Samuel Noam Valentiner , a precocious 13 year old, waits for the father he desperately wants to know, to wake. Wandering the corridors, he stumbles across twelve year old Madelyn, a similarly vegetative patient, whose entire family was killed in the accident that injured her. Sam soon becomes a regular visitor, forming an inexplicable bond with the unresponsive girl. It is a poignant and moving connection, enhanced by Sam’s synesthesia, that is beautifully rendered by George.

“I can hear her breath and then, with my soul snuggling against her heart, I hear her breath become a note. The note becomes a tune, a breeze, but it’s not like Madelyn’s piano music. This wind has been scouring the earth for a long time and is now slowly rising, growing brighter, as it continues its quest over the cool, silvery, frost-rimmed, icy coating of a long, broad, frozen river. It is changing into a warming ray of sunlight, which captures the sparkling silence and then alights on a motionless ice sculpture, inside which a heart is beating. My heart.”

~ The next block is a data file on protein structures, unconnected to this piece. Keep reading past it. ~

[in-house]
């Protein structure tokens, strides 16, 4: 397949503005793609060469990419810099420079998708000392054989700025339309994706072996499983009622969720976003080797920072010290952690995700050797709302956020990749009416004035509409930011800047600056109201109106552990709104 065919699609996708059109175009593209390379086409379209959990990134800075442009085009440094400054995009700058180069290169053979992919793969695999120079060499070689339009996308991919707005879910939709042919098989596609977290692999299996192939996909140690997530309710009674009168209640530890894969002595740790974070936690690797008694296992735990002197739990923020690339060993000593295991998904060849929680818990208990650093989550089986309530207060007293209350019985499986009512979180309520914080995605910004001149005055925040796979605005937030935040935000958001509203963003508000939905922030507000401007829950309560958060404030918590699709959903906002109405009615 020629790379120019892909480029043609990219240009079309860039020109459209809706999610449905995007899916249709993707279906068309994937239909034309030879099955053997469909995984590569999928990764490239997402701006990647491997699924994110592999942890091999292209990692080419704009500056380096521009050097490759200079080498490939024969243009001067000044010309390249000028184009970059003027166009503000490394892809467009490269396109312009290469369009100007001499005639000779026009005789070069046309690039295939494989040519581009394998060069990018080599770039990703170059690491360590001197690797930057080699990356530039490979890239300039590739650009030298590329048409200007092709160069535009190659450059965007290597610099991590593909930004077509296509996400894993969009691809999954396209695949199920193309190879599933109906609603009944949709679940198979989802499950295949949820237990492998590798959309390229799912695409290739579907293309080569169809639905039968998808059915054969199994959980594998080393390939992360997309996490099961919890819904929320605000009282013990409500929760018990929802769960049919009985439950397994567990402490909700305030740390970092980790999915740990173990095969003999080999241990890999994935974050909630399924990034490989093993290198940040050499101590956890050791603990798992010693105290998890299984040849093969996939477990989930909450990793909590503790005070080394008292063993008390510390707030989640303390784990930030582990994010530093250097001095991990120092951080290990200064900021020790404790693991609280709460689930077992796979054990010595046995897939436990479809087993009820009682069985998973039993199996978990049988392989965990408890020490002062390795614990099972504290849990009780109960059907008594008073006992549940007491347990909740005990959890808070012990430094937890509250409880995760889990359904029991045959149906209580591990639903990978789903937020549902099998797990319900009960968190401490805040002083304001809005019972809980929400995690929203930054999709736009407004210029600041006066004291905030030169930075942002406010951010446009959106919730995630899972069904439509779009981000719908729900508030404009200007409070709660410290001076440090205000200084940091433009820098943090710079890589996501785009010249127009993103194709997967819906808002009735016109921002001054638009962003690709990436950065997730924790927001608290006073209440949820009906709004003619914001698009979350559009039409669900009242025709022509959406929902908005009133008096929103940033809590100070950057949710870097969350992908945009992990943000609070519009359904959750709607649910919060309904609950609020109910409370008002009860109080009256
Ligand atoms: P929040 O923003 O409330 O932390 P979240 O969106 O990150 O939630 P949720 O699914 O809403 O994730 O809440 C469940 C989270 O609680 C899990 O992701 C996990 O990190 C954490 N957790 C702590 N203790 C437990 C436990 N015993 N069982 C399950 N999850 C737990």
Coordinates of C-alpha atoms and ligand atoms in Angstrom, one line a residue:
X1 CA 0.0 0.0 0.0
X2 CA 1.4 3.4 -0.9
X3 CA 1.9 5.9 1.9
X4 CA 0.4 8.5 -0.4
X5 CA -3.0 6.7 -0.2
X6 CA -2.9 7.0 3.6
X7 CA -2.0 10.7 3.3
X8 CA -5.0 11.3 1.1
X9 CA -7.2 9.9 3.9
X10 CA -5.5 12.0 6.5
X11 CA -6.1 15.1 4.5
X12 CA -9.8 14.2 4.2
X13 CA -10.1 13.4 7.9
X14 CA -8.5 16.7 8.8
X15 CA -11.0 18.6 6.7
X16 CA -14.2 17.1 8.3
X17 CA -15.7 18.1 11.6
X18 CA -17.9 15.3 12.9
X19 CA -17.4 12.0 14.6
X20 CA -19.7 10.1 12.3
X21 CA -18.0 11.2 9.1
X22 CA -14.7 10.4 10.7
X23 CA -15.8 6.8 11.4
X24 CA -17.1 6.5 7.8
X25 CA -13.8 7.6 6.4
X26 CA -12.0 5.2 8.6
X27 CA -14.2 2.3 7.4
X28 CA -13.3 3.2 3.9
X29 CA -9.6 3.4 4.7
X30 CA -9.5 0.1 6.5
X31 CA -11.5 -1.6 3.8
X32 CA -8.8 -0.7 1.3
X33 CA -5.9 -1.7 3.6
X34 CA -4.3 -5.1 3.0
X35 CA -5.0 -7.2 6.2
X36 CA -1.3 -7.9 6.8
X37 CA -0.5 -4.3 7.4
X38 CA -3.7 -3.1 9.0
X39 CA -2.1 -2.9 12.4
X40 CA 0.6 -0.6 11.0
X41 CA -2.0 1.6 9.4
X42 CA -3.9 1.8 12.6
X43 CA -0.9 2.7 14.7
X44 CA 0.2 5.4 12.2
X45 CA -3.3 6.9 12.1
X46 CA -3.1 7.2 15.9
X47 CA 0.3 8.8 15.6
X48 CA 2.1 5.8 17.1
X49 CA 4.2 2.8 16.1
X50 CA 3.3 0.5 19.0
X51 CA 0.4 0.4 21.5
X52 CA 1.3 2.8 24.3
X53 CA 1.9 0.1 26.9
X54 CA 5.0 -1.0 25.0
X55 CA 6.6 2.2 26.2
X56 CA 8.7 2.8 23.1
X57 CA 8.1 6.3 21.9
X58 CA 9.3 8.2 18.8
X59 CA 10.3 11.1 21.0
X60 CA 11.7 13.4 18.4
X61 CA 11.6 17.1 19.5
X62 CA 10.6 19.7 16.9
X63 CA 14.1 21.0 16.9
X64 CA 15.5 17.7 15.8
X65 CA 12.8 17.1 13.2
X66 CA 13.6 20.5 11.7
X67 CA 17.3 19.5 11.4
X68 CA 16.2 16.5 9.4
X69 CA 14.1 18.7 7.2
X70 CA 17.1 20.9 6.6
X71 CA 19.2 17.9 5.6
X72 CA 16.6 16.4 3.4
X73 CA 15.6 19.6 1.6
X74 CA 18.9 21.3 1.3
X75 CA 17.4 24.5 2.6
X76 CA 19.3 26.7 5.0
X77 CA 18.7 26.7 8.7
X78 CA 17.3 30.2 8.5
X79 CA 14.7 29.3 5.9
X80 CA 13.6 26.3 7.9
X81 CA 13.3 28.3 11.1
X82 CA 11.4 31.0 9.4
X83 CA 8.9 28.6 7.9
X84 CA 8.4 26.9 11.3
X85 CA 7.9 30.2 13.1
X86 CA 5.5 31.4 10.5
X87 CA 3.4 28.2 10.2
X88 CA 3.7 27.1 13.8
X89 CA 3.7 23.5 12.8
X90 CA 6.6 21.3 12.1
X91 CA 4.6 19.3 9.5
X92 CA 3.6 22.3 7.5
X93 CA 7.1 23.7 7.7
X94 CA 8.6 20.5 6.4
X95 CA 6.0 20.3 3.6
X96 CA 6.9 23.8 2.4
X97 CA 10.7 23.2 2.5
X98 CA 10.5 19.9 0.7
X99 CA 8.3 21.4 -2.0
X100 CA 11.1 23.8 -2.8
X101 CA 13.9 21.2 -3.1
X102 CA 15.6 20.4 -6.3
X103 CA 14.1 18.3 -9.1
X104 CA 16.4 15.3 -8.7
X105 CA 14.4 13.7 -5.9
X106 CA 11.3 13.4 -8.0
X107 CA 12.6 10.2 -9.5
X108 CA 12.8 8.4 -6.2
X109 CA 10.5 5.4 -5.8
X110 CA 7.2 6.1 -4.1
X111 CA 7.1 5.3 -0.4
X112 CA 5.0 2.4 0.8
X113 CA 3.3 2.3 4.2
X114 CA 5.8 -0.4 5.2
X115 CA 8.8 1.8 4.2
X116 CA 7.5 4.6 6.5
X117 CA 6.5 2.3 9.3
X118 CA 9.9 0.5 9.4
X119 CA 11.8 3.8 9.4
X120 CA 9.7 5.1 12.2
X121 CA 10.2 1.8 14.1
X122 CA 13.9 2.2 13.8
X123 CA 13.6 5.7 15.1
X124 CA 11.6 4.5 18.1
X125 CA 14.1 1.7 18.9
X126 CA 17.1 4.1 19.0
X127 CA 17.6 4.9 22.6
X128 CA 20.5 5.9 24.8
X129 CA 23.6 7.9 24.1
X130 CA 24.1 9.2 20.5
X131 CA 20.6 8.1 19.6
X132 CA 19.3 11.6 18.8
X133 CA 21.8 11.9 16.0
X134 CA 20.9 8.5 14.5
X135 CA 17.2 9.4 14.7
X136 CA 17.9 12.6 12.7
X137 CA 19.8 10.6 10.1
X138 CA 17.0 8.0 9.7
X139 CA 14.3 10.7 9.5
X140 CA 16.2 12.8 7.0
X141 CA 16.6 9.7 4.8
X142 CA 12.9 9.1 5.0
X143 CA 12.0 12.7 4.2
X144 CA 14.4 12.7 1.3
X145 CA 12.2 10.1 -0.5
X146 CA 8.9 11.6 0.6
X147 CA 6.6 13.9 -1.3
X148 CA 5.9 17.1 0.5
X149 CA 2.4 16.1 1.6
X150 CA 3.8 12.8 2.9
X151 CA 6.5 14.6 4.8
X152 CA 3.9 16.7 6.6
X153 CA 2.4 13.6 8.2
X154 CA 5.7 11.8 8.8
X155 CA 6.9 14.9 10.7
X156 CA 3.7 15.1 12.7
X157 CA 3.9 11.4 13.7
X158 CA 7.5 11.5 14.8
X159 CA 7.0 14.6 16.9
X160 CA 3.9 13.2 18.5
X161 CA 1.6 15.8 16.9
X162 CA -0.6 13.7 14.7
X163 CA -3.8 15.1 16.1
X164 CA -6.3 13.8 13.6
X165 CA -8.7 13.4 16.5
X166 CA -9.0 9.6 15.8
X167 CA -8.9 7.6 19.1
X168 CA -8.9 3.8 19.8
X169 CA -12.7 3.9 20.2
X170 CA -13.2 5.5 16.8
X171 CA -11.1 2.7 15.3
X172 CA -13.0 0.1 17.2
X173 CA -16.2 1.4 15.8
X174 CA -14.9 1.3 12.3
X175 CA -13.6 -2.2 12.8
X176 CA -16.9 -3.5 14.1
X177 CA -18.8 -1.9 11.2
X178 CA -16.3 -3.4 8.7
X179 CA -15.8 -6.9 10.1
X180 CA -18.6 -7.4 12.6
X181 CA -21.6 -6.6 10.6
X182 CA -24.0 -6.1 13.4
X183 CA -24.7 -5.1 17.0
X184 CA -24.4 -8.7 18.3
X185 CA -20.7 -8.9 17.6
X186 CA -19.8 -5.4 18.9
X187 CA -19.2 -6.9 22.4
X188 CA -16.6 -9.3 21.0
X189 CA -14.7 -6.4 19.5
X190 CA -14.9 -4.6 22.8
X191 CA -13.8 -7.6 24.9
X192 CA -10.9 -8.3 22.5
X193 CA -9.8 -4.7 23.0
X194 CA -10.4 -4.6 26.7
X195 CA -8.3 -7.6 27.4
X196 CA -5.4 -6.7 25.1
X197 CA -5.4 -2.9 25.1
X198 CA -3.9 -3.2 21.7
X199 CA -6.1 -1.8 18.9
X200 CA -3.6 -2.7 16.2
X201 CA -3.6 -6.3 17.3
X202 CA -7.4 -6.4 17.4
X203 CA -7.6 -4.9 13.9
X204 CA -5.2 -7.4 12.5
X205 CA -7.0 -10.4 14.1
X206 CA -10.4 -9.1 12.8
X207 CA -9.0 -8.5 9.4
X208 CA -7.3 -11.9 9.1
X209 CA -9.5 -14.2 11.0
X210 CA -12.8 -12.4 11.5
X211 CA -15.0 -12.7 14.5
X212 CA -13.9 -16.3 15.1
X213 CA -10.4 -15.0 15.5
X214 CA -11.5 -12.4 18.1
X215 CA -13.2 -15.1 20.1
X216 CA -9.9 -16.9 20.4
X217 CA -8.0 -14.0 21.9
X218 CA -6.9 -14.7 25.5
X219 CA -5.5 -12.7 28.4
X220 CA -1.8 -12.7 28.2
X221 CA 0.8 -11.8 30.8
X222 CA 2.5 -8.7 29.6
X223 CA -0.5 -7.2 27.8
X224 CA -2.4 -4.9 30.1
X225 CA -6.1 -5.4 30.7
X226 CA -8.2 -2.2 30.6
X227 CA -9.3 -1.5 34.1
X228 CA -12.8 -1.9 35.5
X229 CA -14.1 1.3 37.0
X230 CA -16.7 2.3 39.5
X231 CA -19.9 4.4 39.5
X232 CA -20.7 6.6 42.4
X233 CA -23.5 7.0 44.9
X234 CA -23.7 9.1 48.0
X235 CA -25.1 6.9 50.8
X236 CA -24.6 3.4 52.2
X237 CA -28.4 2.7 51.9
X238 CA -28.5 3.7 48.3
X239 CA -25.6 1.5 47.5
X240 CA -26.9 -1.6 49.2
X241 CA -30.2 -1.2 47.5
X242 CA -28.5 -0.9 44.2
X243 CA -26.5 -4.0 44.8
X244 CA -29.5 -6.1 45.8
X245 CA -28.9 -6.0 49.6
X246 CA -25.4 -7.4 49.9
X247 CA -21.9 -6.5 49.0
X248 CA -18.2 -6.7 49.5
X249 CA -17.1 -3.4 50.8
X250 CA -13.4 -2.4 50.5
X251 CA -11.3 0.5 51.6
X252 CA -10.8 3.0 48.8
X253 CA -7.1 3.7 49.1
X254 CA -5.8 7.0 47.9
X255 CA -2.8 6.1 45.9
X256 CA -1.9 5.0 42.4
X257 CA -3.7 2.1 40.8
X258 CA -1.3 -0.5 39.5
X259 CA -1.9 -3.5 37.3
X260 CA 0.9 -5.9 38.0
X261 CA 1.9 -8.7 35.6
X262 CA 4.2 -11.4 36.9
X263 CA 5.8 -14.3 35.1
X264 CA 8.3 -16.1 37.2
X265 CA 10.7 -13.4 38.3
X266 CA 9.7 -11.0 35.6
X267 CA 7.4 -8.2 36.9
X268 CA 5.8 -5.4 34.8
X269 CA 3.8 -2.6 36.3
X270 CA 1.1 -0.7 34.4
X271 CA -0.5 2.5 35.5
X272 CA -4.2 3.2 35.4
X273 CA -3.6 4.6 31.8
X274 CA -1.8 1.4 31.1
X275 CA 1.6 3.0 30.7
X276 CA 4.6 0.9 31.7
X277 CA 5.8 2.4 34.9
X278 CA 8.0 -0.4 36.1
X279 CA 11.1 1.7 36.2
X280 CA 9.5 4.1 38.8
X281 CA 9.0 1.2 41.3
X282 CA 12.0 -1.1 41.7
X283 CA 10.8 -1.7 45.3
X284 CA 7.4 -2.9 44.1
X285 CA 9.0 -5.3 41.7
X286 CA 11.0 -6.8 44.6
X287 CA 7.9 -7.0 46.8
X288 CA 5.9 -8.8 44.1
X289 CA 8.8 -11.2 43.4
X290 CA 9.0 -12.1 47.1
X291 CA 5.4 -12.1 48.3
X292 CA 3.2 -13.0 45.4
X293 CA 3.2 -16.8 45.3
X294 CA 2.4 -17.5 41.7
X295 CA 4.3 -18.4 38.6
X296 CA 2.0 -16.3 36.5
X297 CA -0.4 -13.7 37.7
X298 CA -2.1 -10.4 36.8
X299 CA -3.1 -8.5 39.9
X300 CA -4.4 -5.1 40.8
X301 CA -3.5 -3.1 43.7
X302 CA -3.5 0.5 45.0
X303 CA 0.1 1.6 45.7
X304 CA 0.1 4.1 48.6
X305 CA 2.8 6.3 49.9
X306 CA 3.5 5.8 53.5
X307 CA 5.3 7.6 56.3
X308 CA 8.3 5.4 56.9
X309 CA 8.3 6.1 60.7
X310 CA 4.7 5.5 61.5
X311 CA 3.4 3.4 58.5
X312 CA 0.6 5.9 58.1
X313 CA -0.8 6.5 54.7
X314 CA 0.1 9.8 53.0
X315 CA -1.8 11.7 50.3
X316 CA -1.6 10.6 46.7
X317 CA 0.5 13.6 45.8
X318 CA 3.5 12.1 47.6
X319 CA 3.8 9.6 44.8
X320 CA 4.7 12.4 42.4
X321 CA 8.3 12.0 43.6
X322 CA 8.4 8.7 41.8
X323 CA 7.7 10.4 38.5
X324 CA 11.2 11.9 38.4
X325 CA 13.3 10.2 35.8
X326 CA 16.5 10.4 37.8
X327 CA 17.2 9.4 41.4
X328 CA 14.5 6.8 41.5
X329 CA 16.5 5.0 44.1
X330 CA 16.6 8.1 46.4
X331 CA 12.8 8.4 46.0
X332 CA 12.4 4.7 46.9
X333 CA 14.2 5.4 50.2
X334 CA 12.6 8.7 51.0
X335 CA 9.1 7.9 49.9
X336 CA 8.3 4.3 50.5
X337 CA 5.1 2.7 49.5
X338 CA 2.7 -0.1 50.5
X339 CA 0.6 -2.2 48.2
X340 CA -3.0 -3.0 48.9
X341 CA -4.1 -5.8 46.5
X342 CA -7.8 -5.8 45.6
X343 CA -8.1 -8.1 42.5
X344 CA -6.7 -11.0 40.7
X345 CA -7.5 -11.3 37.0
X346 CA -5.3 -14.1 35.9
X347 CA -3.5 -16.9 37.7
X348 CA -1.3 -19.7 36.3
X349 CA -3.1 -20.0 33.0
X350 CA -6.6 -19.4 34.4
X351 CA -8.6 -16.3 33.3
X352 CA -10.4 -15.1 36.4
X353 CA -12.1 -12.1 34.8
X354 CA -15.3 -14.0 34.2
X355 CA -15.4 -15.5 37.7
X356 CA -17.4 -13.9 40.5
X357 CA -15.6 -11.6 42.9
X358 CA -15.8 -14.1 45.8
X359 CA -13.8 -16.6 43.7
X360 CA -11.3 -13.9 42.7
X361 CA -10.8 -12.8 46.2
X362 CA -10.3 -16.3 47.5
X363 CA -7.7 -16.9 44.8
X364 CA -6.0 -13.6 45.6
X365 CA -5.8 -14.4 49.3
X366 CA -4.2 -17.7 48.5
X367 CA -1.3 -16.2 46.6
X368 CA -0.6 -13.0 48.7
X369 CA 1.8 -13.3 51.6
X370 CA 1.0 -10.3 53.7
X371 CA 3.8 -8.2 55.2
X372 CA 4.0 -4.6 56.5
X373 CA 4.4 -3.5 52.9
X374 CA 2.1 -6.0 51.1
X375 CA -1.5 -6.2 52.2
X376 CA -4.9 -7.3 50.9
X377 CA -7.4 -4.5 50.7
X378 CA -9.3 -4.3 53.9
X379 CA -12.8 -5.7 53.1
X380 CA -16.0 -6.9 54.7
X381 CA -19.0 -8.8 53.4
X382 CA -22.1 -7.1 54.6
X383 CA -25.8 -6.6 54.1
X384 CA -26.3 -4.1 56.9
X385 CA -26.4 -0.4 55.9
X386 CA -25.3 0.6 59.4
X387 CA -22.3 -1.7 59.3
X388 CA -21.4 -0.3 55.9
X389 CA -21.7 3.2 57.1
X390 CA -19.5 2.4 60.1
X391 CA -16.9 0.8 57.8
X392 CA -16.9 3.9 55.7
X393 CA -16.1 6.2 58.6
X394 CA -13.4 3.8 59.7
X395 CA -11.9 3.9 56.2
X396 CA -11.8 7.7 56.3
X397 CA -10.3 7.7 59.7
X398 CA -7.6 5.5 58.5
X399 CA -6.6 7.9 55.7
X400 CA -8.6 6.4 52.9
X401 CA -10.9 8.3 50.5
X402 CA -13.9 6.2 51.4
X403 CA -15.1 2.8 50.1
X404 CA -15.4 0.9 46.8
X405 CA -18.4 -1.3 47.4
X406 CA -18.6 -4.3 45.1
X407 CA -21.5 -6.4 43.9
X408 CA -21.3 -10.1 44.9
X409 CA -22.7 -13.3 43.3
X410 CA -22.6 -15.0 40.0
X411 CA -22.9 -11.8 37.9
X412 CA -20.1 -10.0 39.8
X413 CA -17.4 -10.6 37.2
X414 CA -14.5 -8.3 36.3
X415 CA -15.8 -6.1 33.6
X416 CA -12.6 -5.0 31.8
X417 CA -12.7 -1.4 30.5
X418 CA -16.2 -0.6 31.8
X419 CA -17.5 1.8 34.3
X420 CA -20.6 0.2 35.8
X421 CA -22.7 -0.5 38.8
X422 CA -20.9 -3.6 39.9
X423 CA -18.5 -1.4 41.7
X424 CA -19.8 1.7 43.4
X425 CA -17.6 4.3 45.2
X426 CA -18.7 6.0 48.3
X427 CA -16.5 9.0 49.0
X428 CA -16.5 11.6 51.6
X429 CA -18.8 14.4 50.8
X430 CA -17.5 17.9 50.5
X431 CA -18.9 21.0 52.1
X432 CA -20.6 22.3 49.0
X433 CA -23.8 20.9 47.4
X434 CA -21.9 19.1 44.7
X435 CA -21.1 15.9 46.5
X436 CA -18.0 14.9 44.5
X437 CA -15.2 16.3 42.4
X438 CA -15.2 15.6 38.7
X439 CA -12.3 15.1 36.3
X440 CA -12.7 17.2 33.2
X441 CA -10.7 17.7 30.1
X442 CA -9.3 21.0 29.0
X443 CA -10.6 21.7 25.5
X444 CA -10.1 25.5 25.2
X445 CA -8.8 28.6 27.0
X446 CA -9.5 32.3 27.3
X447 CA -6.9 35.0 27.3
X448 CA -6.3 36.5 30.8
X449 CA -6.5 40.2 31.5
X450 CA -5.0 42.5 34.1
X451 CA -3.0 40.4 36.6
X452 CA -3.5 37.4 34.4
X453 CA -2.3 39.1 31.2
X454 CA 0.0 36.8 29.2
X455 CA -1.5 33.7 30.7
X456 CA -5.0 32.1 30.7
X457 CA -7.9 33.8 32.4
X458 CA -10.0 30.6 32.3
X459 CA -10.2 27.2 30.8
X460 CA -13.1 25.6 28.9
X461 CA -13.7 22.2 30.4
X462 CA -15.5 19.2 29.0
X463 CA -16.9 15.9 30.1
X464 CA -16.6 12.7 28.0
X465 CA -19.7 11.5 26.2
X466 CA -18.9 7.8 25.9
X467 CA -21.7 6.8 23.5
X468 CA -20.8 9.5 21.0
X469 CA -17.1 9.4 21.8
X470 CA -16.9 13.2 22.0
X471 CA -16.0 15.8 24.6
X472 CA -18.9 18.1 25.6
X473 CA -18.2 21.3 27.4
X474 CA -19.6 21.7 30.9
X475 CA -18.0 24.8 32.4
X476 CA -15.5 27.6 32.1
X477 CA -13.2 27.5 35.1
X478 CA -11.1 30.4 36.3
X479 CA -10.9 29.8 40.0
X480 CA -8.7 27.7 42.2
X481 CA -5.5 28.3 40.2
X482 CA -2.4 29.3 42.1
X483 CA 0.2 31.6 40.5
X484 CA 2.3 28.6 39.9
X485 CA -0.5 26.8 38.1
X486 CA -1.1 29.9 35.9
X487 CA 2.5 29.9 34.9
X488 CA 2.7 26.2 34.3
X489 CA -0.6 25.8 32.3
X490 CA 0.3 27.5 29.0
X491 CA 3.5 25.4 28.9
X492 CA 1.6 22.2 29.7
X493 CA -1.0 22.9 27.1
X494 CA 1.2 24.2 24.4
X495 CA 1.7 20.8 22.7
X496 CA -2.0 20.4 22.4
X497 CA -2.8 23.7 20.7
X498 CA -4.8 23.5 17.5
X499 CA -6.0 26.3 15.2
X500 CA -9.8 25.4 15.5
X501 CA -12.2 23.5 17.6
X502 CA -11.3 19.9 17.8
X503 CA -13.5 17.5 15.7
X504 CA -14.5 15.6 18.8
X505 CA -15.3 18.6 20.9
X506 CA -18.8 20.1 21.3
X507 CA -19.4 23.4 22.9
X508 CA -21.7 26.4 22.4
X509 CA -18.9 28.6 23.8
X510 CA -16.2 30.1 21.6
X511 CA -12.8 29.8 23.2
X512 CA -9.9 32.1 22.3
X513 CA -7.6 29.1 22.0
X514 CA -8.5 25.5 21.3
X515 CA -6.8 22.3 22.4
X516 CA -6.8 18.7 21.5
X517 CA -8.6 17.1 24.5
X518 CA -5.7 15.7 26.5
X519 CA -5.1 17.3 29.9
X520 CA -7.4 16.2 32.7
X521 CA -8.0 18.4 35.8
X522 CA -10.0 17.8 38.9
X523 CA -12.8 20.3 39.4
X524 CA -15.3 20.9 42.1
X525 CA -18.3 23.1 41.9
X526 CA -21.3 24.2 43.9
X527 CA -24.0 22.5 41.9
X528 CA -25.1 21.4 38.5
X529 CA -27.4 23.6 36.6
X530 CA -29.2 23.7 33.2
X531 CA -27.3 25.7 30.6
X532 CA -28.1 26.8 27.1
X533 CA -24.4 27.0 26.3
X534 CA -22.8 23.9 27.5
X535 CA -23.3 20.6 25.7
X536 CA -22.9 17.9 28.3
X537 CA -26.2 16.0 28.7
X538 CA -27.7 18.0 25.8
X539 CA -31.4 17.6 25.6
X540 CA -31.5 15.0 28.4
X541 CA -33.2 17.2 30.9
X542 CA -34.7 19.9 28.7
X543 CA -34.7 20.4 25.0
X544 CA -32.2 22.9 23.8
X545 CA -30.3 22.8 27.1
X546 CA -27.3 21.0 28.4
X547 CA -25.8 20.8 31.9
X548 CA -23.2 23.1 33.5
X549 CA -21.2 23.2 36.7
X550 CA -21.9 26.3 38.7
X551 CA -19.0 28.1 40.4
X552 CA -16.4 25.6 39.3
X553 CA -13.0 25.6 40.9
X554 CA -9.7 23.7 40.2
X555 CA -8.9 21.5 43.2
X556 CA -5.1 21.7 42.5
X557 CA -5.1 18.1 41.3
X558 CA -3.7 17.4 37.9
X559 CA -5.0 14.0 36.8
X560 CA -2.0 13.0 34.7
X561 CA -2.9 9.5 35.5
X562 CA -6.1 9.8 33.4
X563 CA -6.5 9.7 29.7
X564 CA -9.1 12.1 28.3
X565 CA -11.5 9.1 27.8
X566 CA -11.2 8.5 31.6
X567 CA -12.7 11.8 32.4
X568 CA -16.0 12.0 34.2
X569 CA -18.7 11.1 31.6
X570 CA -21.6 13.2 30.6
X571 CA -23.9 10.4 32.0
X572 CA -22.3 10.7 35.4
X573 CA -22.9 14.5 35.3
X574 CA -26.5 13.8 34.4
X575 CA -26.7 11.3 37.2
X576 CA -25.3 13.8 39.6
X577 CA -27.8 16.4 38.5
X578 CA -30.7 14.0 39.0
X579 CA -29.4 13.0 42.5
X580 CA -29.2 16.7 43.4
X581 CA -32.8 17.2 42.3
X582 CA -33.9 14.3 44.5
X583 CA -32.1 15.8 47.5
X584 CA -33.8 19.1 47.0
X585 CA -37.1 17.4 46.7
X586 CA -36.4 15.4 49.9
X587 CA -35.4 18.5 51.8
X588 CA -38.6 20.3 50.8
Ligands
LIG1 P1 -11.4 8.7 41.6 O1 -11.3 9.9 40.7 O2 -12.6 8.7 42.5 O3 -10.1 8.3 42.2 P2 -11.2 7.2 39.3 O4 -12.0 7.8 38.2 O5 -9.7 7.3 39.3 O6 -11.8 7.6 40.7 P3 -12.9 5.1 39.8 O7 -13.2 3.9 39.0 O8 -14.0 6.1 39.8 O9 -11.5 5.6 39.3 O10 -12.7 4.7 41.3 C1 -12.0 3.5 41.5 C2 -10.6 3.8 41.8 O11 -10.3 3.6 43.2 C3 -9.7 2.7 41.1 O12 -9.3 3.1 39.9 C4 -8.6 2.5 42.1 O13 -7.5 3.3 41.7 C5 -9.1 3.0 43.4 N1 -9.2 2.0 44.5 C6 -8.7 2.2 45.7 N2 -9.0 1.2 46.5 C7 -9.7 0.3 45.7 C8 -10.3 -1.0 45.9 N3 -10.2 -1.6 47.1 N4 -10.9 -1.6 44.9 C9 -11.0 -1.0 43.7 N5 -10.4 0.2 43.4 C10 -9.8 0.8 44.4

Eddie last saw Henri two years ago, when he cruelly broke her heart by disregarding her declaration of love and devotion. Nevertheless she is devastated by his current circumstances, and having been named as his Power of Attorney, she finds she can’t shirk the responsibility for his care. She is stunned to learn of Sam’s existence, but takes it her stride, I loved the relationship she developed with him, but mostly I admired her strength and heart.

“I sit on the floor and don my courage like a mask. I dissect my competing, struggling, mutually obstructive instincts until only three essential ones remain. I focus entirely on keeping them in my mind and preventing any other emotions from approaching them…..I breathe in and out and think: Affection. I take a deeper breathe and pray: Courage. I breathe in and beg: Be like Sam.”